9.5% interest on 700 days FD, 7.2% on 390 days FD: How to select special bank fixed deposit tenure for best return

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Banks have been continuously raising interest rates on fixed deposits (FDs) of various tenures over the past one year. However, if you are looking for regular tenures like one year, two years, three years, five years, and 10 years, then you may miss some of the best FD rates currently being offered by banks. This is because there are special rates offered by many banks on some specific tenures which are different from regular tenures.For instance, Kotak Mahindra Bank is offering a 7.2 per cent interest rate on FDs for 390 days whereas 364 days deposit earns 6.2 per cent. State Bank of India (SBI) will give you an interest rate of 7.10 per cent, a whopping 1.35 per cent extra just for holding your deposit for 400 days while a 364-day deposit earns only 5.75 per cent interest in this public sector bank. Small finance banks are even one step ahead in this number race. Utkarsh Small Finance Bank will give senior citizens as high as 9.25 per cent for a 700-day deposit. In short, you can easily earn some 0.25-1.35 per cent guaranteed higher returns by locking money in odd tenures than regular ones. Should you blindly go for it and just get some extra return?

First, let us understand why banks offer higher interest rates for odd tenures. Banks determine the tenures of deposits based on their lending cycle. These odd periods are generally meant to match the bank’s assets and liability in a particular period said experts. For example, if the bank has a higher demand for two-year loans, then it will offer a 700-day deposit. In short, the banks are ensuring that they have enough money to offer loans by extending the tenure of matching fixed deposits. “The rate for tenures is a function of their underlying loan book. Banks offer higher rates when they want to match their borrowing tenure and are posed with mismatches,” said Suresh Sadagopan, an RIA and founder of Ladder7 Financial Advisors.

How to select the right FD tenure
While selecting a fixed deposit, you must look at the tenure you want to invest for, said experts. “The tenure of your fixed deposit must match your investment horizon,” said Sadagopan. “If you just want to invest for getting decent returns you can consider special tenures offering good rates. Else, go for relatively shorter tenures,” he added.

As the rising interest rate scenario continues, following this strategy could help you to reinvest the amount at a higher rate at the time of maturity as the interest rates are expected to go up further for a few quarters, he mentioned.

Check this before investing in an odd-tenure FD

You must remember that odd-tenure FDs might give you a slightly higher return than the traditional FDs but most of them are non-callable. So, you will not have an option for premature withdrawal with a penalty in an odd-tenure deposit, unlike the traditional fixed deposits. To get the best return from deposits, experts suggest spreading your FD amounts between special tenure and regular tenure. “A combination of different tenures of deposits to reduce reinvestment risk would be great for investors. They can use a laddered approach to park their money in fixed deposits. So that different deposits mature at different times. Thereby, the risk of having all FDs maturing at the same time, and getting reinvested at prevailing rates (high or low) at that time is mitigated,” said Vishal Dhawan, a CFP and founder of Plan Ahead Wealth Advisors.Further, while booking an odd-tenure or short-term fixed deposit, avoid choosing the auto-renewal option. “This will allow them to choose the FD tenure, at the time of renewal, based on their investment horizon and the various interest rate slabs offered by the banks,” said Gaurav Aggarwal – Senior Director, Paisabazaar.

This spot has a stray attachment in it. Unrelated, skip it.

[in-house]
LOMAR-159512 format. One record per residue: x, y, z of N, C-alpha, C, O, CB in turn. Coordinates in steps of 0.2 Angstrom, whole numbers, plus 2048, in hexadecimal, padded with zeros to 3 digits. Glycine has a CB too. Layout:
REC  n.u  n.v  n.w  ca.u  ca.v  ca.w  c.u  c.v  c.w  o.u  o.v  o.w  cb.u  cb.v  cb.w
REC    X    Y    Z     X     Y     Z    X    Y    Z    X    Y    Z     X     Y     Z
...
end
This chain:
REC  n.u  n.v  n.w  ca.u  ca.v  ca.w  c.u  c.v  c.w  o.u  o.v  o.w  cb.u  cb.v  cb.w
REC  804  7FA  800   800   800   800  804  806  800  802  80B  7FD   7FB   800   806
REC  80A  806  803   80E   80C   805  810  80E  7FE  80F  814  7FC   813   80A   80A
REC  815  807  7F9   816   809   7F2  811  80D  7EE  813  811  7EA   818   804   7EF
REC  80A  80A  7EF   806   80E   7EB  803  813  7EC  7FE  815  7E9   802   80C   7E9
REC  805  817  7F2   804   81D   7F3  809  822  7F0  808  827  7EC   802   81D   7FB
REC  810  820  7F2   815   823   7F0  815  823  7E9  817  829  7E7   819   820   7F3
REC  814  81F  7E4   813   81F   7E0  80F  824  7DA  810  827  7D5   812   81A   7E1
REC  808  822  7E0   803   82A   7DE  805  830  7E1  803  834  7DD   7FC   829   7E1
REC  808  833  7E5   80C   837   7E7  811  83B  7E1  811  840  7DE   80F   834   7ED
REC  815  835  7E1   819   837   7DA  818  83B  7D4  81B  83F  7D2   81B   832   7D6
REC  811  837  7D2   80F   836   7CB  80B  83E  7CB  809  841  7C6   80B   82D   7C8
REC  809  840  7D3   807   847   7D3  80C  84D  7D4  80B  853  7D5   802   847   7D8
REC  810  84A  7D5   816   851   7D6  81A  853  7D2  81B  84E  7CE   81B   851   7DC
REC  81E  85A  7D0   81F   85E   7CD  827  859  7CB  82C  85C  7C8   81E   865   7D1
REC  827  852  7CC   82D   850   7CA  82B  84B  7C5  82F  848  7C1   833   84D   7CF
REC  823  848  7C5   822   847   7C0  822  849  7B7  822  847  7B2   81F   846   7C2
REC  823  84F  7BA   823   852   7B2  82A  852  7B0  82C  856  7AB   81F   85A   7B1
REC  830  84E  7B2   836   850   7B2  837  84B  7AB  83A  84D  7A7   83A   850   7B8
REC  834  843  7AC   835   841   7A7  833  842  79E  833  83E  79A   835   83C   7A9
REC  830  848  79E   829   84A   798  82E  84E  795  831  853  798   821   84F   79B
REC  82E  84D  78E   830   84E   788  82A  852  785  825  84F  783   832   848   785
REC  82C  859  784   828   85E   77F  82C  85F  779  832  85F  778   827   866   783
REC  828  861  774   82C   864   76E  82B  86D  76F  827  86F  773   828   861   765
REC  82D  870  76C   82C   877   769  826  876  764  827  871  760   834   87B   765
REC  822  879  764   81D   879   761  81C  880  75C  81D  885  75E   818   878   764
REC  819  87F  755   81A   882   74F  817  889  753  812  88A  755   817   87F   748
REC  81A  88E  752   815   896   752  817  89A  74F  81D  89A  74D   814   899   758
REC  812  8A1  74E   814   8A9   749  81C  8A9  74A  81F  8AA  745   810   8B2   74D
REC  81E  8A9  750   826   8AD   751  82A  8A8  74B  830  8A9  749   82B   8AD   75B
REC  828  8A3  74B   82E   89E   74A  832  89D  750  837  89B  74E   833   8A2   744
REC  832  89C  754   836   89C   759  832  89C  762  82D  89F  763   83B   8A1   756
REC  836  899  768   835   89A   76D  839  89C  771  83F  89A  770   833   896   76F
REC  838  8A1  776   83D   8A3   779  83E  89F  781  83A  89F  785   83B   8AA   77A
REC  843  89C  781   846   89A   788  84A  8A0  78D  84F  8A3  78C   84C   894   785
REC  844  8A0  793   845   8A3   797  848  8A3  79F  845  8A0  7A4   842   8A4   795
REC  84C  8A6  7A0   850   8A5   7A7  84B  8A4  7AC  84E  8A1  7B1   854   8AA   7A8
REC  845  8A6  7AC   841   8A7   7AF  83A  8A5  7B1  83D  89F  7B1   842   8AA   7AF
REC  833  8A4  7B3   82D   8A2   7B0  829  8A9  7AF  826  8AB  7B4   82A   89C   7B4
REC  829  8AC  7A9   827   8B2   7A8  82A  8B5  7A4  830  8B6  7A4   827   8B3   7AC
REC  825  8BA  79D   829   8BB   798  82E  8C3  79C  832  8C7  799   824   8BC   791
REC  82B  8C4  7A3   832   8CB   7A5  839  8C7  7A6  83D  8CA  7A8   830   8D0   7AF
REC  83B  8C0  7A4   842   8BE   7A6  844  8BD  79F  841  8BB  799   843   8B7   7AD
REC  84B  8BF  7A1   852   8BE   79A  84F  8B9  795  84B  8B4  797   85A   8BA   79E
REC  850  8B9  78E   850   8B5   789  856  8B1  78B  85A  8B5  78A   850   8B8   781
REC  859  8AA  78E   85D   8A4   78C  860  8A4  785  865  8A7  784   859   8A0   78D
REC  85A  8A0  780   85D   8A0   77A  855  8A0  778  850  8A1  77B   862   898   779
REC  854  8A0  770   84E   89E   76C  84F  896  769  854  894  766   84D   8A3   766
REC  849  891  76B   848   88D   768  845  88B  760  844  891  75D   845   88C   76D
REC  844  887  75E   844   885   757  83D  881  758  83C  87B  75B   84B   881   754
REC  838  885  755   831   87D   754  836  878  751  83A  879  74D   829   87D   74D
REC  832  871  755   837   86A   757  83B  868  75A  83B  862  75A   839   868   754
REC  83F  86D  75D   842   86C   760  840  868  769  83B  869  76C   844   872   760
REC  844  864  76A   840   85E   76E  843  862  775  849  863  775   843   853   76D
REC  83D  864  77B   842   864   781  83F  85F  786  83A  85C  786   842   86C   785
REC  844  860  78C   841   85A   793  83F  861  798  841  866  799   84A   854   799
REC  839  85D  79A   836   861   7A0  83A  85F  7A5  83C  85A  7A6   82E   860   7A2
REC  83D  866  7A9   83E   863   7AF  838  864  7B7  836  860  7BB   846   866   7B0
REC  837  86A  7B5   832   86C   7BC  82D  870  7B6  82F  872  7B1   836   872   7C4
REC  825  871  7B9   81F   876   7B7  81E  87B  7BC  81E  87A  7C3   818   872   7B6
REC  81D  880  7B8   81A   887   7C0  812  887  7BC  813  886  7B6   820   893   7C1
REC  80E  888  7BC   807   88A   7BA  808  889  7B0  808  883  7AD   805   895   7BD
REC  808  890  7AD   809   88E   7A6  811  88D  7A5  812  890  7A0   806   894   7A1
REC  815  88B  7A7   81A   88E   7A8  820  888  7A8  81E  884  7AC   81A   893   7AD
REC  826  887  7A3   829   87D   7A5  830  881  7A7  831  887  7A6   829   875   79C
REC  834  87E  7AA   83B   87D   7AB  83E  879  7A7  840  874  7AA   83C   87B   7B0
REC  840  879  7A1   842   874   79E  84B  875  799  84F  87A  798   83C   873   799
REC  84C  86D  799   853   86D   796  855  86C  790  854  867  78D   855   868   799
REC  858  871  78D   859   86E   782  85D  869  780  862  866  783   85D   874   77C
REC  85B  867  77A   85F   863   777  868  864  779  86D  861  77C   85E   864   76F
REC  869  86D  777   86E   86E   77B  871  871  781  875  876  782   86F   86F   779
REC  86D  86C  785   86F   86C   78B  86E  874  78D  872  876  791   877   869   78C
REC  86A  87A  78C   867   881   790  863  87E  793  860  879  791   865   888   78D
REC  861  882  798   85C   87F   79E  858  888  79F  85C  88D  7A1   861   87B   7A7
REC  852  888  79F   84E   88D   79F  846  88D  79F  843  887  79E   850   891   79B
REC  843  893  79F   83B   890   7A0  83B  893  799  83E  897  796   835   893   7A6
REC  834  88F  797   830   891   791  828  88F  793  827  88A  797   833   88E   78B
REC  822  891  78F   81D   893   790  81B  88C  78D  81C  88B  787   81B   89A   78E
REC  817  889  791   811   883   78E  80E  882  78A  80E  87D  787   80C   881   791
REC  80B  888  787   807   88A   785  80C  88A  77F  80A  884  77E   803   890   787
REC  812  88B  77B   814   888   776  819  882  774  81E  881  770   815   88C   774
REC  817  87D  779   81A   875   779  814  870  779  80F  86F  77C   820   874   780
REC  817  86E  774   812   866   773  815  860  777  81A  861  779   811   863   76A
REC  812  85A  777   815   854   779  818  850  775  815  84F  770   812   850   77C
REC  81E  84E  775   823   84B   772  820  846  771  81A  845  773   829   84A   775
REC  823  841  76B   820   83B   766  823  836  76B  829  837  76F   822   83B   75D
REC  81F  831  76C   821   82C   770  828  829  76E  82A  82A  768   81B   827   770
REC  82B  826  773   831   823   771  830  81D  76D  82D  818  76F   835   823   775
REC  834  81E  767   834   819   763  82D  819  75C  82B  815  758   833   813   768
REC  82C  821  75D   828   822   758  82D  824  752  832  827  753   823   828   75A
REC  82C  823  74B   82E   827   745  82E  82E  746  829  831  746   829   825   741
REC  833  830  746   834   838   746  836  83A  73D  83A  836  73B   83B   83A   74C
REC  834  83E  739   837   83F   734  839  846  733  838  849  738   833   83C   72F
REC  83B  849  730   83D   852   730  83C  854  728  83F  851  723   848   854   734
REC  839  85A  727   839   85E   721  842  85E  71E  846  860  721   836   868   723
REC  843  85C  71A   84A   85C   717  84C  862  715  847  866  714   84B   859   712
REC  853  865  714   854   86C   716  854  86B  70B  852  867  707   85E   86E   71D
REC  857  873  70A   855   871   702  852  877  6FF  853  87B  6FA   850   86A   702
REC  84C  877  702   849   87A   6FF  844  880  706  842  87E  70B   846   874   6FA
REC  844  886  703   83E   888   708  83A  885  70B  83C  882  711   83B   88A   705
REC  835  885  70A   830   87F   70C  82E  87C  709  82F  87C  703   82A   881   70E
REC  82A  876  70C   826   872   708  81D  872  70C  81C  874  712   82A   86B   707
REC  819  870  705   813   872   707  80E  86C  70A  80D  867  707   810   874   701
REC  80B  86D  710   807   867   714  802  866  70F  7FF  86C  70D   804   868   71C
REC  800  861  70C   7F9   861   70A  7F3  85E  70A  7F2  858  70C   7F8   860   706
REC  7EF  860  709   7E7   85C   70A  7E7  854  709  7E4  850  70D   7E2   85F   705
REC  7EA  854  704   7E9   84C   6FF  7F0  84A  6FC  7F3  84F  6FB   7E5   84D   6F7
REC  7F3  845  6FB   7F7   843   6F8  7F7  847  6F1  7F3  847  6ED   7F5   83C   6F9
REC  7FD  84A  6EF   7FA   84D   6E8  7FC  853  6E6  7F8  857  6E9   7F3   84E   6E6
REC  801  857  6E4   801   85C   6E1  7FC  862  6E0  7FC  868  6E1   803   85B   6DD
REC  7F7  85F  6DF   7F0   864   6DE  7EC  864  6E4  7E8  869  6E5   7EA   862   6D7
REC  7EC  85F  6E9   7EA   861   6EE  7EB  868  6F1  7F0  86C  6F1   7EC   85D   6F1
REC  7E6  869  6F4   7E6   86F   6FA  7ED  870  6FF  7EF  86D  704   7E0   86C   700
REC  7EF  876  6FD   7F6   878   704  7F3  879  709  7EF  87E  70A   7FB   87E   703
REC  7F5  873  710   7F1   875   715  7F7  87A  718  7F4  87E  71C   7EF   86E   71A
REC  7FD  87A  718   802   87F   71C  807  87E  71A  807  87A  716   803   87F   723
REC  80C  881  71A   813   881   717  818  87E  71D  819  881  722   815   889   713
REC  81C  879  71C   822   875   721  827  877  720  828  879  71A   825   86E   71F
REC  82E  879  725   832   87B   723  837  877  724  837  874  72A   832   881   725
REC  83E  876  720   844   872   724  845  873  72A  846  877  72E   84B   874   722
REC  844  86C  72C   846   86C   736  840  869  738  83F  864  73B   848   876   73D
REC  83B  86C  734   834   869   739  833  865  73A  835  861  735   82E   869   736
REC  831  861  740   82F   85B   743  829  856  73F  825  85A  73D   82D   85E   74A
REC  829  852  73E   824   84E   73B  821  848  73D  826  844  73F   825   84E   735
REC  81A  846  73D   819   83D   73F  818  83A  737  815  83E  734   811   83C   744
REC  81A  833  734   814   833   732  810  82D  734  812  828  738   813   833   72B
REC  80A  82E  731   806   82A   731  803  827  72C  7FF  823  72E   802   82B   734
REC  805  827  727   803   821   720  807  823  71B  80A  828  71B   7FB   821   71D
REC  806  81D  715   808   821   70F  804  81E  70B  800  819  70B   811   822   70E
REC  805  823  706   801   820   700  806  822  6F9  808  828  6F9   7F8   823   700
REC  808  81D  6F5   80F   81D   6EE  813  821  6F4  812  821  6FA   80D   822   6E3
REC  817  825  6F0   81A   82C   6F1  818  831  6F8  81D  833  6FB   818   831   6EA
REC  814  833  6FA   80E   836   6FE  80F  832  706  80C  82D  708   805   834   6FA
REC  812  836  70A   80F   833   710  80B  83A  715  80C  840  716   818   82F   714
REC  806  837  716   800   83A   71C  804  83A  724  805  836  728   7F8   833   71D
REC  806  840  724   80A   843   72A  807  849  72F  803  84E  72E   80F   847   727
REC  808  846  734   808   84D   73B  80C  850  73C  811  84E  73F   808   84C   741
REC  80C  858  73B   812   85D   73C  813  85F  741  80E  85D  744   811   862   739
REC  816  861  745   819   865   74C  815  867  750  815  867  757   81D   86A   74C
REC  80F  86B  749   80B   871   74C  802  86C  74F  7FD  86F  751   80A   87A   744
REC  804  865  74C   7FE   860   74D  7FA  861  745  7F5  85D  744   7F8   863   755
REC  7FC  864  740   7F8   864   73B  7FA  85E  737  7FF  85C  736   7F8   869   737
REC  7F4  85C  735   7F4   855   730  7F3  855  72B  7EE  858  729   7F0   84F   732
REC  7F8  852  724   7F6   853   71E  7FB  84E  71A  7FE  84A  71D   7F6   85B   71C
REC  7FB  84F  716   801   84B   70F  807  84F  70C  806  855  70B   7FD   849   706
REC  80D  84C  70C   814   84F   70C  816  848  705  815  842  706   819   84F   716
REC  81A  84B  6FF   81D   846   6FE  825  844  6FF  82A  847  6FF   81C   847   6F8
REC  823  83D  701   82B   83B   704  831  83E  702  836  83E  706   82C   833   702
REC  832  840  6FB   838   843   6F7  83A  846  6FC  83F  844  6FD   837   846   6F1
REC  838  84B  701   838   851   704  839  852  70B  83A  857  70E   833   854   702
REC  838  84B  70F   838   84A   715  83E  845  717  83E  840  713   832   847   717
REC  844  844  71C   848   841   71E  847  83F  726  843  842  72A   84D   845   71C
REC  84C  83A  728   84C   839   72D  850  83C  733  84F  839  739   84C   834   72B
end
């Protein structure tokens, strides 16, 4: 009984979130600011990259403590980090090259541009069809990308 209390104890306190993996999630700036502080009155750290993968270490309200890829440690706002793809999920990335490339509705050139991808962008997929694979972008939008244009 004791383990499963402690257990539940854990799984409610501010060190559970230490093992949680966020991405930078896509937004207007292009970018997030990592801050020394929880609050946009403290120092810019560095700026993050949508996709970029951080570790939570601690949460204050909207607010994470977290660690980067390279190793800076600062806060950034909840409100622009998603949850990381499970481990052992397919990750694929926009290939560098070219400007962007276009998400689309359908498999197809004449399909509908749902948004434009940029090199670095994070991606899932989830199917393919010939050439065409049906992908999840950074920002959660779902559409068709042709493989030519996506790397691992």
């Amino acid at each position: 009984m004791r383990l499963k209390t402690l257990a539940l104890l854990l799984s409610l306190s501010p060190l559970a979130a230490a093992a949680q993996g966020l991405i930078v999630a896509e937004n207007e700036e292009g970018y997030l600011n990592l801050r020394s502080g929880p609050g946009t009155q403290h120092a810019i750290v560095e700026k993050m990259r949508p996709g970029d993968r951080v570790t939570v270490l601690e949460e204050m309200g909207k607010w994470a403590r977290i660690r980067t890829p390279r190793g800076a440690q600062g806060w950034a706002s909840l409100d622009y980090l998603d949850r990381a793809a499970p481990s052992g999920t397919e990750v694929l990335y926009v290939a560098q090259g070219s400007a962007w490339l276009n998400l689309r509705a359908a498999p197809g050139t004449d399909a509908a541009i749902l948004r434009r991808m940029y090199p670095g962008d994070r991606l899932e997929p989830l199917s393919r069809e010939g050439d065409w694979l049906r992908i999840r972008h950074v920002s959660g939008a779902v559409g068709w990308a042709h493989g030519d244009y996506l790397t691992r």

FD investment: Not just high return, safety first
Lastly, don’t just go by the lucrative 8.5-9 per cent interest rate. While parking money in a deposit, investors must check how safe and reliable the bank is. The deposits in scheduled banks, which includes small finance banks, are insured under the Deposit Insurance Credit Guarantee Corporation’s (a wholly-owned subsidiary of the RBI) deposit insurance scheme to the tune of Rs 5 lakh. This insurance includes both the principal and interest amounts. “Depositors should not invest in FDs where the interest rates are high without checking other factors such as the quality of the bank or NBFC where the money is being invested. It is important to find a good balance between returns and safety whilst making your choice,” Dhawan said.

“Depositors can spread their FDs among multiple banks offering higher FD yields in such a way that the cumulative deposits with each of those banks do not exceed Rs 5 lakh,” Aggarwal added.

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